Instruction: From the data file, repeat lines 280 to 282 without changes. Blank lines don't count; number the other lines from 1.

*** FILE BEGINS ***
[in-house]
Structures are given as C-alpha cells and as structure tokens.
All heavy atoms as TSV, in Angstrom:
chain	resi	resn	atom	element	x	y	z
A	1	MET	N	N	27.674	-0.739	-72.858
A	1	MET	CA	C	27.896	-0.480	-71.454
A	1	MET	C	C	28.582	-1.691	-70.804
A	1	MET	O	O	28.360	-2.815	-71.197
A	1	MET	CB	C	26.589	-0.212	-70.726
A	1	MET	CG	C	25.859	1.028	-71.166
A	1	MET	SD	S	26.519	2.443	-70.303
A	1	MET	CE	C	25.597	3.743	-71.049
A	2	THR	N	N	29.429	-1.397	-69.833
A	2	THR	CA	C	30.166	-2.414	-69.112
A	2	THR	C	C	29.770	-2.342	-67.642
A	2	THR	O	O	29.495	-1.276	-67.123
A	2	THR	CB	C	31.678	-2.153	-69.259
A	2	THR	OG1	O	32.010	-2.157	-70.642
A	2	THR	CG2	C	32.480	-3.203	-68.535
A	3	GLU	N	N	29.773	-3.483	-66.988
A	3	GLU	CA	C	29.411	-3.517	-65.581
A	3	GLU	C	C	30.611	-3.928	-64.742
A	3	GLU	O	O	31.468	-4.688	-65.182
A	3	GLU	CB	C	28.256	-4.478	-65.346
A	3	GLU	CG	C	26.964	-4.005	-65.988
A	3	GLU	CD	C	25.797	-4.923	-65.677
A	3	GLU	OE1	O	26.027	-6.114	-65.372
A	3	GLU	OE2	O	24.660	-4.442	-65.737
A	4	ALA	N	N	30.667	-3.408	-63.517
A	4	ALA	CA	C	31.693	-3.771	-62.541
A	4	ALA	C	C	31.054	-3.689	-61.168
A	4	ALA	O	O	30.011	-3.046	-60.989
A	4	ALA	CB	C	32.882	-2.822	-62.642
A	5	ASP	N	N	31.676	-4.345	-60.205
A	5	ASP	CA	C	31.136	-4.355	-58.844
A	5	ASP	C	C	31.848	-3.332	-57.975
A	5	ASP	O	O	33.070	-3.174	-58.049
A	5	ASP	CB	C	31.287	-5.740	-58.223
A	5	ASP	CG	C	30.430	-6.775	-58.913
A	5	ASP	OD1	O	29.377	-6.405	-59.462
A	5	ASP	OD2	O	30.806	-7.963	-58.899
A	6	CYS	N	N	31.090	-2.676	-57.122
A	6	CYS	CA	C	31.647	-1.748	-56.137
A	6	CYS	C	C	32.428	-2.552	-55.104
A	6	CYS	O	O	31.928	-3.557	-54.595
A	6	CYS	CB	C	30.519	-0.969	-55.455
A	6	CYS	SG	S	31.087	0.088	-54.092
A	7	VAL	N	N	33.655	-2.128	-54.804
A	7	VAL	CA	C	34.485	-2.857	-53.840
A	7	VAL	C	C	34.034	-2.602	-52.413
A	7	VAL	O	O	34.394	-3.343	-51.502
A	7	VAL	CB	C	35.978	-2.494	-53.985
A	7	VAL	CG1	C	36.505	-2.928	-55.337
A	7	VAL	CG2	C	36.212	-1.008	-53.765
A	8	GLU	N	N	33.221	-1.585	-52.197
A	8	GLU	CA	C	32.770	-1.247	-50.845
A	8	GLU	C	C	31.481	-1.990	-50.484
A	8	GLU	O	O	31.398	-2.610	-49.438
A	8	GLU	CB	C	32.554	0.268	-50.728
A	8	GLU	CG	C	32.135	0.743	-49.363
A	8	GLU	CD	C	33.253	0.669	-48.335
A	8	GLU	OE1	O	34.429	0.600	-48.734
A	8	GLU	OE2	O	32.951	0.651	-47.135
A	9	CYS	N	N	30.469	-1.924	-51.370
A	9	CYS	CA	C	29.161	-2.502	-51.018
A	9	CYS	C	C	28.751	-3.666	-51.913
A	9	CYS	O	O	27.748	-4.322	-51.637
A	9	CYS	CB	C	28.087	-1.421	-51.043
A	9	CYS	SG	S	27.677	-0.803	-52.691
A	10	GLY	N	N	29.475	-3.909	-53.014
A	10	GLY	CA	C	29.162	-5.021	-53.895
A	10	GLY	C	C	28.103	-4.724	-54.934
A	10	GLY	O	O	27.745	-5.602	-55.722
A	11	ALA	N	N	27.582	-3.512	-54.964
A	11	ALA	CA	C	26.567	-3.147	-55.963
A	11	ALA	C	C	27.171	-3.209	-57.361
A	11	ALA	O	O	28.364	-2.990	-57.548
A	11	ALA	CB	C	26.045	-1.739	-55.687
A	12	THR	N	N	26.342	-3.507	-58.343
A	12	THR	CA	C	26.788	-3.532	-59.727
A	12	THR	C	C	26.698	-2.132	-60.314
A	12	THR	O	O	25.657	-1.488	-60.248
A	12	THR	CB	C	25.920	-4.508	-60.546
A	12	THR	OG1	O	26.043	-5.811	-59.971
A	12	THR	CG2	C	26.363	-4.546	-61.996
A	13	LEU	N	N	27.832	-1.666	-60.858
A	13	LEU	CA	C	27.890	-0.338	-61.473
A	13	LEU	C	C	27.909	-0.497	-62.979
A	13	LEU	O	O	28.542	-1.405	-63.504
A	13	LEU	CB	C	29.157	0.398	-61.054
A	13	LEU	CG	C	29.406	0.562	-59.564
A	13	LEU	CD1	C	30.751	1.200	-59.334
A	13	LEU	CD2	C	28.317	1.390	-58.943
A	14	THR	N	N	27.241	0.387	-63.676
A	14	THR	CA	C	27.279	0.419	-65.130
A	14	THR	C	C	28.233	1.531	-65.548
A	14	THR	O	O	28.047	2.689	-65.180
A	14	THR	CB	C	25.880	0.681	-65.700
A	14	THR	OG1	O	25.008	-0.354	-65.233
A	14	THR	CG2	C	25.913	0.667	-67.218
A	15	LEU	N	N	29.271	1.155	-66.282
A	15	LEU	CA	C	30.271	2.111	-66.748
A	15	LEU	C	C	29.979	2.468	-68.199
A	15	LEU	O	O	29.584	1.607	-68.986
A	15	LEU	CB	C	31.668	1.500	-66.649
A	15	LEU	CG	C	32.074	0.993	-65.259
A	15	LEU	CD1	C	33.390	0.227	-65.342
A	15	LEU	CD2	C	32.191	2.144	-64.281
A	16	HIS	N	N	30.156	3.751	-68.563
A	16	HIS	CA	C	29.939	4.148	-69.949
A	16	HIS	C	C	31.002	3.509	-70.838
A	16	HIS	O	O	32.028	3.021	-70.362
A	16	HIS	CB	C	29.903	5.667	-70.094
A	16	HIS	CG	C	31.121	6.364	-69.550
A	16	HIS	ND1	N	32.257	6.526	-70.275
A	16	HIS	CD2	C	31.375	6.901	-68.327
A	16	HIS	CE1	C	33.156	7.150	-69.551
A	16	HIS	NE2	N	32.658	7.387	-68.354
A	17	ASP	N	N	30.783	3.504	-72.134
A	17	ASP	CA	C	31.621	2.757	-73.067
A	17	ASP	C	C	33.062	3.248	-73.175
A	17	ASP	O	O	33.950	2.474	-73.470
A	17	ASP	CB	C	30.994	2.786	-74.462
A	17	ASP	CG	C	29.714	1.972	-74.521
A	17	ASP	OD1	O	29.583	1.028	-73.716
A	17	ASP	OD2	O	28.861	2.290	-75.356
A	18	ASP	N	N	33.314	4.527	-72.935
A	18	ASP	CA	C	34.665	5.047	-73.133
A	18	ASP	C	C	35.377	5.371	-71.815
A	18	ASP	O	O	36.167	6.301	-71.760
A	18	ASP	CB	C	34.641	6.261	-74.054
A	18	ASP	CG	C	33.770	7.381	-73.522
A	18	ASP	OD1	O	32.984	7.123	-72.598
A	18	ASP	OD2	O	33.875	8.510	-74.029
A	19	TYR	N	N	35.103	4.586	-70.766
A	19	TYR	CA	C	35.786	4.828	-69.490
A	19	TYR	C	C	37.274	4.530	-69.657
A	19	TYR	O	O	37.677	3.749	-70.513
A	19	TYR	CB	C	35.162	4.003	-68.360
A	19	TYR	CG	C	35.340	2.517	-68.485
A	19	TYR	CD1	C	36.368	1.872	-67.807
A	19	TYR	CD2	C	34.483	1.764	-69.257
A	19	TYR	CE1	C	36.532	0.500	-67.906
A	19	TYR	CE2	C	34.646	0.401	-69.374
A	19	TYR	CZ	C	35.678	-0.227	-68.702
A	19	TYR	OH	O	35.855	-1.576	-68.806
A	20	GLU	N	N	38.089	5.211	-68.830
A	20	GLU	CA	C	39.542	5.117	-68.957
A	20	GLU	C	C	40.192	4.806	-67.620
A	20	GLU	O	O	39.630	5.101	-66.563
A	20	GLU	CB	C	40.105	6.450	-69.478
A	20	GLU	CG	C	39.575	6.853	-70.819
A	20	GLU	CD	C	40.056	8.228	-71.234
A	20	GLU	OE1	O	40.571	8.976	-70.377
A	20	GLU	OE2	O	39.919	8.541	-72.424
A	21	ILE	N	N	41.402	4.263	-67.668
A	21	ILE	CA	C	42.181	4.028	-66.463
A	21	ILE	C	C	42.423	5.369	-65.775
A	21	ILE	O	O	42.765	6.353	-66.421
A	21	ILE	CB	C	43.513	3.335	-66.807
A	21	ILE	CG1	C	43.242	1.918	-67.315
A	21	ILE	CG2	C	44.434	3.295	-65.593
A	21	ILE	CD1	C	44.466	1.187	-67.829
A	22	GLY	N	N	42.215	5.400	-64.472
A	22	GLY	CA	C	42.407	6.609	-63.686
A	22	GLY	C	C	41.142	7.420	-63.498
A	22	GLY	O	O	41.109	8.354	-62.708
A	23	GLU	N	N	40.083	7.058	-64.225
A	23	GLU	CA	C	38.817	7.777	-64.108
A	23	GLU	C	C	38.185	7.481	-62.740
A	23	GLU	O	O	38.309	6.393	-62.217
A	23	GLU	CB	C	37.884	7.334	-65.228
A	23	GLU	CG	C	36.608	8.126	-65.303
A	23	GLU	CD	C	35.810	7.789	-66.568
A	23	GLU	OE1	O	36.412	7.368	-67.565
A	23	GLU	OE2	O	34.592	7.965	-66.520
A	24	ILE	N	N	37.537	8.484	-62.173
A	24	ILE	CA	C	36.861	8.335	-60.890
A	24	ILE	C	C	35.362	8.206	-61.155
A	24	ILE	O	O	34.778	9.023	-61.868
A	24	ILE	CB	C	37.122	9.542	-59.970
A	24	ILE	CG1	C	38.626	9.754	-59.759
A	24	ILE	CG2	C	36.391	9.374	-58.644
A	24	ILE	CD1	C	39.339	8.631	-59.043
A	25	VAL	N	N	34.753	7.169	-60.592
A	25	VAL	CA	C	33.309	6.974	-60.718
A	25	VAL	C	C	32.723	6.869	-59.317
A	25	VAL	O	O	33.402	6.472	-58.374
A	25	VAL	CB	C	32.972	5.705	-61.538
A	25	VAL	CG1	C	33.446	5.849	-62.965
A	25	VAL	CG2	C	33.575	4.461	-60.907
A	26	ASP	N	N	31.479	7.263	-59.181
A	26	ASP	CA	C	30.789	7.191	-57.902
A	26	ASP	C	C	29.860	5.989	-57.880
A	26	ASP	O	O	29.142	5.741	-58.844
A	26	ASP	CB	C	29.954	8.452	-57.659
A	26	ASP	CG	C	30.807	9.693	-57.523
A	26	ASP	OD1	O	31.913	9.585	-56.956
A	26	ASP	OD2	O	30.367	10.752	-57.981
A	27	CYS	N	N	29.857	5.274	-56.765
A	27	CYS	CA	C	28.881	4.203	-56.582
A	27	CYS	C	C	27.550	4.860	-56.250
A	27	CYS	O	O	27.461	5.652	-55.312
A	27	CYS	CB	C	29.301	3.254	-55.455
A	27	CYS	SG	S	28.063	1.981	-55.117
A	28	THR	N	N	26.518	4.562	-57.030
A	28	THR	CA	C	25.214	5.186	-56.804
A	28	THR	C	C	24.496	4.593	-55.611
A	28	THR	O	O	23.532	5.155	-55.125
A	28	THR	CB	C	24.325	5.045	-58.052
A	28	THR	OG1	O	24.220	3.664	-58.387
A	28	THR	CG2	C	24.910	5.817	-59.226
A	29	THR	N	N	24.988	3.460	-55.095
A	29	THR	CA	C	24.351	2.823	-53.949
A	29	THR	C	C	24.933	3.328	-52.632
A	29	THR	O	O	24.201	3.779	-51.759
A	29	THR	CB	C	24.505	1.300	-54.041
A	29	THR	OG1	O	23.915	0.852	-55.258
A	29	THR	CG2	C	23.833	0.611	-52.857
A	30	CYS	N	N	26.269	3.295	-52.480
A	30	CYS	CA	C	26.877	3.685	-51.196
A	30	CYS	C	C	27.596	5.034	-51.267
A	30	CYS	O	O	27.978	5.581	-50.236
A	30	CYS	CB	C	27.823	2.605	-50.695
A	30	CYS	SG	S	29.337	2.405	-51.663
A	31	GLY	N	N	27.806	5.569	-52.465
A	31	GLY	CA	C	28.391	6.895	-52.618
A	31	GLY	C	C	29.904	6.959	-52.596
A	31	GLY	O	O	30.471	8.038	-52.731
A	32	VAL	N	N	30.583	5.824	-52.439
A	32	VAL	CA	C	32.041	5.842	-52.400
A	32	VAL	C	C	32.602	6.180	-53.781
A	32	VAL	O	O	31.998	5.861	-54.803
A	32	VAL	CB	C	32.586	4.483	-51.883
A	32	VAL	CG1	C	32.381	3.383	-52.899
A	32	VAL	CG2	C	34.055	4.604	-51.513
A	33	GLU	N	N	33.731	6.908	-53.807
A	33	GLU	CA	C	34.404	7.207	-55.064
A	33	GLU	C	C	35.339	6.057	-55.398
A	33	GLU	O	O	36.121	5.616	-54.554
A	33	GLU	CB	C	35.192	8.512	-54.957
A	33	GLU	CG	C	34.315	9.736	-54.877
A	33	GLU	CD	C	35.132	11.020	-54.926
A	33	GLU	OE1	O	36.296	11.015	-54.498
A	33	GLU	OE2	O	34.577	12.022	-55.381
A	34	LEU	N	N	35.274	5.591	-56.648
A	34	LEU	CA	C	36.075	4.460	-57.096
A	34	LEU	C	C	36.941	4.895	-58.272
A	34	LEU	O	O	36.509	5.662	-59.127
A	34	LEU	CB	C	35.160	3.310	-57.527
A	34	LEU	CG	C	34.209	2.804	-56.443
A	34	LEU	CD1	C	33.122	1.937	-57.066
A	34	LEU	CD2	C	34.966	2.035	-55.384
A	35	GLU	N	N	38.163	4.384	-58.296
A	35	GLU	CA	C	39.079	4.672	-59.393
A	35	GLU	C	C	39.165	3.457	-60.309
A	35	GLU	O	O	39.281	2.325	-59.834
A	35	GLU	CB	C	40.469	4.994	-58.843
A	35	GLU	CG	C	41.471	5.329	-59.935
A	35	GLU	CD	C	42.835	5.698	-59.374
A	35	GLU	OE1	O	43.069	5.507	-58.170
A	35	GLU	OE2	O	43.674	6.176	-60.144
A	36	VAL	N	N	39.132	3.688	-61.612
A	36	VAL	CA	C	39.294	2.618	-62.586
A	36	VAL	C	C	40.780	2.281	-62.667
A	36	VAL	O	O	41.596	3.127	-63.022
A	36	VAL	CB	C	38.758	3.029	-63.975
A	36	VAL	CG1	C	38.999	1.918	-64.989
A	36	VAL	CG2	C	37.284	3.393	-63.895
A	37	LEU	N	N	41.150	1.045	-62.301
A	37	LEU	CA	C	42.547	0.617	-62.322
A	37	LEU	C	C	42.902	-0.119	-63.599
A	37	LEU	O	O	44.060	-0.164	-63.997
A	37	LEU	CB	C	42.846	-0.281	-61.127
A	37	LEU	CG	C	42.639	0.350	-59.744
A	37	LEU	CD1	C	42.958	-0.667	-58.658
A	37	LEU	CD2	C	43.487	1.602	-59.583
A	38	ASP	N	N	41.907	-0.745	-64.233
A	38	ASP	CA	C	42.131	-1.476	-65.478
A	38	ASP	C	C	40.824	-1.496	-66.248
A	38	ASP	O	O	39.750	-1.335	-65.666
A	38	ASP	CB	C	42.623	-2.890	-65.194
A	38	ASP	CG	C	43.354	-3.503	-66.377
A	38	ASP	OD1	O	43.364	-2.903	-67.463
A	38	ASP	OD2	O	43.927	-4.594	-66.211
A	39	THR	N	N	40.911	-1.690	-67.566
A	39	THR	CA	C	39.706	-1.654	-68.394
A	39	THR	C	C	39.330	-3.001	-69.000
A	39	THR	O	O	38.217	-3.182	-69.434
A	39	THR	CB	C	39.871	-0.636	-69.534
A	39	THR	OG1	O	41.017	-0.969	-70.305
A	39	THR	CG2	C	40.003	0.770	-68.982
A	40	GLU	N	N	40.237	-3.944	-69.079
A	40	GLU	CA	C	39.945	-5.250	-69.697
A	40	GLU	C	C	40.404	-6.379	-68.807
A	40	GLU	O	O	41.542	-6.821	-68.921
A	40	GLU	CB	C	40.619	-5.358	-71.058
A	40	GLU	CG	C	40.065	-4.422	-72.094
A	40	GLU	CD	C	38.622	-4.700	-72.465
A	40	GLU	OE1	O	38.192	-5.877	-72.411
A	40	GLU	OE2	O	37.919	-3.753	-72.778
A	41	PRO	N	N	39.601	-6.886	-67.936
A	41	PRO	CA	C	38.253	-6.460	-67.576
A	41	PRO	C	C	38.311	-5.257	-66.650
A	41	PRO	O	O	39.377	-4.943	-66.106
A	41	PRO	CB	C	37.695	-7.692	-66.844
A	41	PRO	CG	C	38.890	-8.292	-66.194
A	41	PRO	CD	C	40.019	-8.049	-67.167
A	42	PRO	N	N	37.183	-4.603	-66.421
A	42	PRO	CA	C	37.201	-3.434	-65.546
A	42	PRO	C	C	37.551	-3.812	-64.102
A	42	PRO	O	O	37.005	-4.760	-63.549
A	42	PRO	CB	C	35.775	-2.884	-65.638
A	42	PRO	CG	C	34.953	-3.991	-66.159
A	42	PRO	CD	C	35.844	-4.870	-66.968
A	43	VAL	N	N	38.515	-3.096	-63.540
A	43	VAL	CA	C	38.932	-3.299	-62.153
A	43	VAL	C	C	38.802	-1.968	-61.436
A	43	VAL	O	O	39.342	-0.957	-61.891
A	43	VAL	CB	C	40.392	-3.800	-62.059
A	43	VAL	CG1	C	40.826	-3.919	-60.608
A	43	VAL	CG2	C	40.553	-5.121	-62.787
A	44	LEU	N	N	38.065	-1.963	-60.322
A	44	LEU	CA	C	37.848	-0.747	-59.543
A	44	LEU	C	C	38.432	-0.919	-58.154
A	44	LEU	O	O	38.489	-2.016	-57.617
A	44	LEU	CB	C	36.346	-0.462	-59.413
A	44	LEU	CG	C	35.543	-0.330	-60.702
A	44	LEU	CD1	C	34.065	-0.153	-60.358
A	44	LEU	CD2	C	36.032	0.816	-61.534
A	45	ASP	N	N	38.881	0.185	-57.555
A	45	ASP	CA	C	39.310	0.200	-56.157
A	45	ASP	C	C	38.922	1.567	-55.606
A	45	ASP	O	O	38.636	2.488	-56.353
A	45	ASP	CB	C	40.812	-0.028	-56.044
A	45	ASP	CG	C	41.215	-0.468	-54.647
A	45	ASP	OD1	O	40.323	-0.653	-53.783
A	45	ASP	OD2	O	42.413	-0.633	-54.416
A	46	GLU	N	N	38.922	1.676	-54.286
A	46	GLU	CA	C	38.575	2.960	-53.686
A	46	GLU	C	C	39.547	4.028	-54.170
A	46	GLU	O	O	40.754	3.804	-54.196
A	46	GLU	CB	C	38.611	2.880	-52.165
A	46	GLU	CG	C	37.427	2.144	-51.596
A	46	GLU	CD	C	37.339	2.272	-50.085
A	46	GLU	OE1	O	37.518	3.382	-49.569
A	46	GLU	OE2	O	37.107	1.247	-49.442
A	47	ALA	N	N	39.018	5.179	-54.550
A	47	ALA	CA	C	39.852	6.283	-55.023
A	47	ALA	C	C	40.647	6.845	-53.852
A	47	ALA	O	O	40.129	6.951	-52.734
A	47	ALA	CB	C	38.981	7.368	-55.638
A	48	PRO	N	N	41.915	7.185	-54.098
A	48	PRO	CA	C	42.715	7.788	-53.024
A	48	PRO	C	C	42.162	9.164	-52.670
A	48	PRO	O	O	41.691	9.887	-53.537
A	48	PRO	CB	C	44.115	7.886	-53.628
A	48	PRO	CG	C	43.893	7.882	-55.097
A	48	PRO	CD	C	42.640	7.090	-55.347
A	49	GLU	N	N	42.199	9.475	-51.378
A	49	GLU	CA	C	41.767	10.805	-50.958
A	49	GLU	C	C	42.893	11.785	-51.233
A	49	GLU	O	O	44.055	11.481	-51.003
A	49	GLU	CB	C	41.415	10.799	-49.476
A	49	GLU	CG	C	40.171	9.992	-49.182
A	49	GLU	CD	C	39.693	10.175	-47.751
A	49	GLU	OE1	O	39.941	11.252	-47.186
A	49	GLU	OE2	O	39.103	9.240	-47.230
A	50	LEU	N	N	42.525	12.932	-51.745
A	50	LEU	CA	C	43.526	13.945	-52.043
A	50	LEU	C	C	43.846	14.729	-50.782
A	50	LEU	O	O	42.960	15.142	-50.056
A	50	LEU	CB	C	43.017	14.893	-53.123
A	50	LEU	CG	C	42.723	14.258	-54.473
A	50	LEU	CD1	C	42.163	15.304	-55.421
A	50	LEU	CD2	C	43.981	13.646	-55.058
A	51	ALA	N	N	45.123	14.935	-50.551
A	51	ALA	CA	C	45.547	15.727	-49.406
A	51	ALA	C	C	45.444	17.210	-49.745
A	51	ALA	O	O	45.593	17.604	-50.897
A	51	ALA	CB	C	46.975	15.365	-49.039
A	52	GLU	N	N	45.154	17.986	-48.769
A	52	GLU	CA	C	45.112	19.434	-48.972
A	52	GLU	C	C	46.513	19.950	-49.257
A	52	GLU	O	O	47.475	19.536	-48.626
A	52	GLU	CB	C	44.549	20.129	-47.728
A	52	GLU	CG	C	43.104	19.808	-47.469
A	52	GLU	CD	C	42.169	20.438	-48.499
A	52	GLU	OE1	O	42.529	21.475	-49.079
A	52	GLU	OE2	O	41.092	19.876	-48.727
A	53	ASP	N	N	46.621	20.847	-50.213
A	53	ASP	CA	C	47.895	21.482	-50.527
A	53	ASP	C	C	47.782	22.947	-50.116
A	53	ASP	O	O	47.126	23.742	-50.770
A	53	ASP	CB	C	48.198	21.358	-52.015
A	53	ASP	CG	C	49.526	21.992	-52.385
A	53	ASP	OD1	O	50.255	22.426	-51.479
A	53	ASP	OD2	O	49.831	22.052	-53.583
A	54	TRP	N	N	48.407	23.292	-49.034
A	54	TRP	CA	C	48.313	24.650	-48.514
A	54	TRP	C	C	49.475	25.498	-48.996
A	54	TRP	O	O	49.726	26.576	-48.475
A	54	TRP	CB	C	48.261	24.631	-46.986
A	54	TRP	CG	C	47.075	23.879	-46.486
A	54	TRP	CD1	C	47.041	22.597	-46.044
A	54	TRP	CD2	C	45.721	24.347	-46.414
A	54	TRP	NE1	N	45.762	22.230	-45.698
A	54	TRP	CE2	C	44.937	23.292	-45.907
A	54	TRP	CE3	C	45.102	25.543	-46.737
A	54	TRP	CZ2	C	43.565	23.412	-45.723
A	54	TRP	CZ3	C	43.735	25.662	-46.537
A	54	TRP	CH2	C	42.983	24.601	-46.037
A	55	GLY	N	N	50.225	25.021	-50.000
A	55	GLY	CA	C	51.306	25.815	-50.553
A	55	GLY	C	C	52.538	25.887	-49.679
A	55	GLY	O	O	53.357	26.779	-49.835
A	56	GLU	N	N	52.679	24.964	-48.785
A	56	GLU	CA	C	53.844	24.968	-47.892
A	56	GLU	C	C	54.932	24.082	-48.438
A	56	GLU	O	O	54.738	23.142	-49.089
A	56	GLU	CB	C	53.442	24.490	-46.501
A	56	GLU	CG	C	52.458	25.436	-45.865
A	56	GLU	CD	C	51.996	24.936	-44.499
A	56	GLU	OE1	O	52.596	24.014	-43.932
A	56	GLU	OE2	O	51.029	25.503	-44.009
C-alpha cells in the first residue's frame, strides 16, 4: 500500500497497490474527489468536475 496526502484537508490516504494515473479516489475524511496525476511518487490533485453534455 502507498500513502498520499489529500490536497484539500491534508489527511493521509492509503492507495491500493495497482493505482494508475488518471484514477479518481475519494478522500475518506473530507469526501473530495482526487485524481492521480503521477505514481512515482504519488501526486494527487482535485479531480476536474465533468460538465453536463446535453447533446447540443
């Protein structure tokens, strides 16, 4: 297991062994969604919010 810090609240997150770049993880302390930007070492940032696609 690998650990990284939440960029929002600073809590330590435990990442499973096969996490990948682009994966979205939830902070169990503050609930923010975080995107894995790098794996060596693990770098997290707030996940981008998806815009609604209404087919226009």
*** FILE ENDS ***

A	38	ASP	C	C	40.824	-1.496	-66.248
A	38	ASP	O	O	39.750	-1.335	-65.666
A	38	ASP	CB	C	42.623	-2.890	-65.194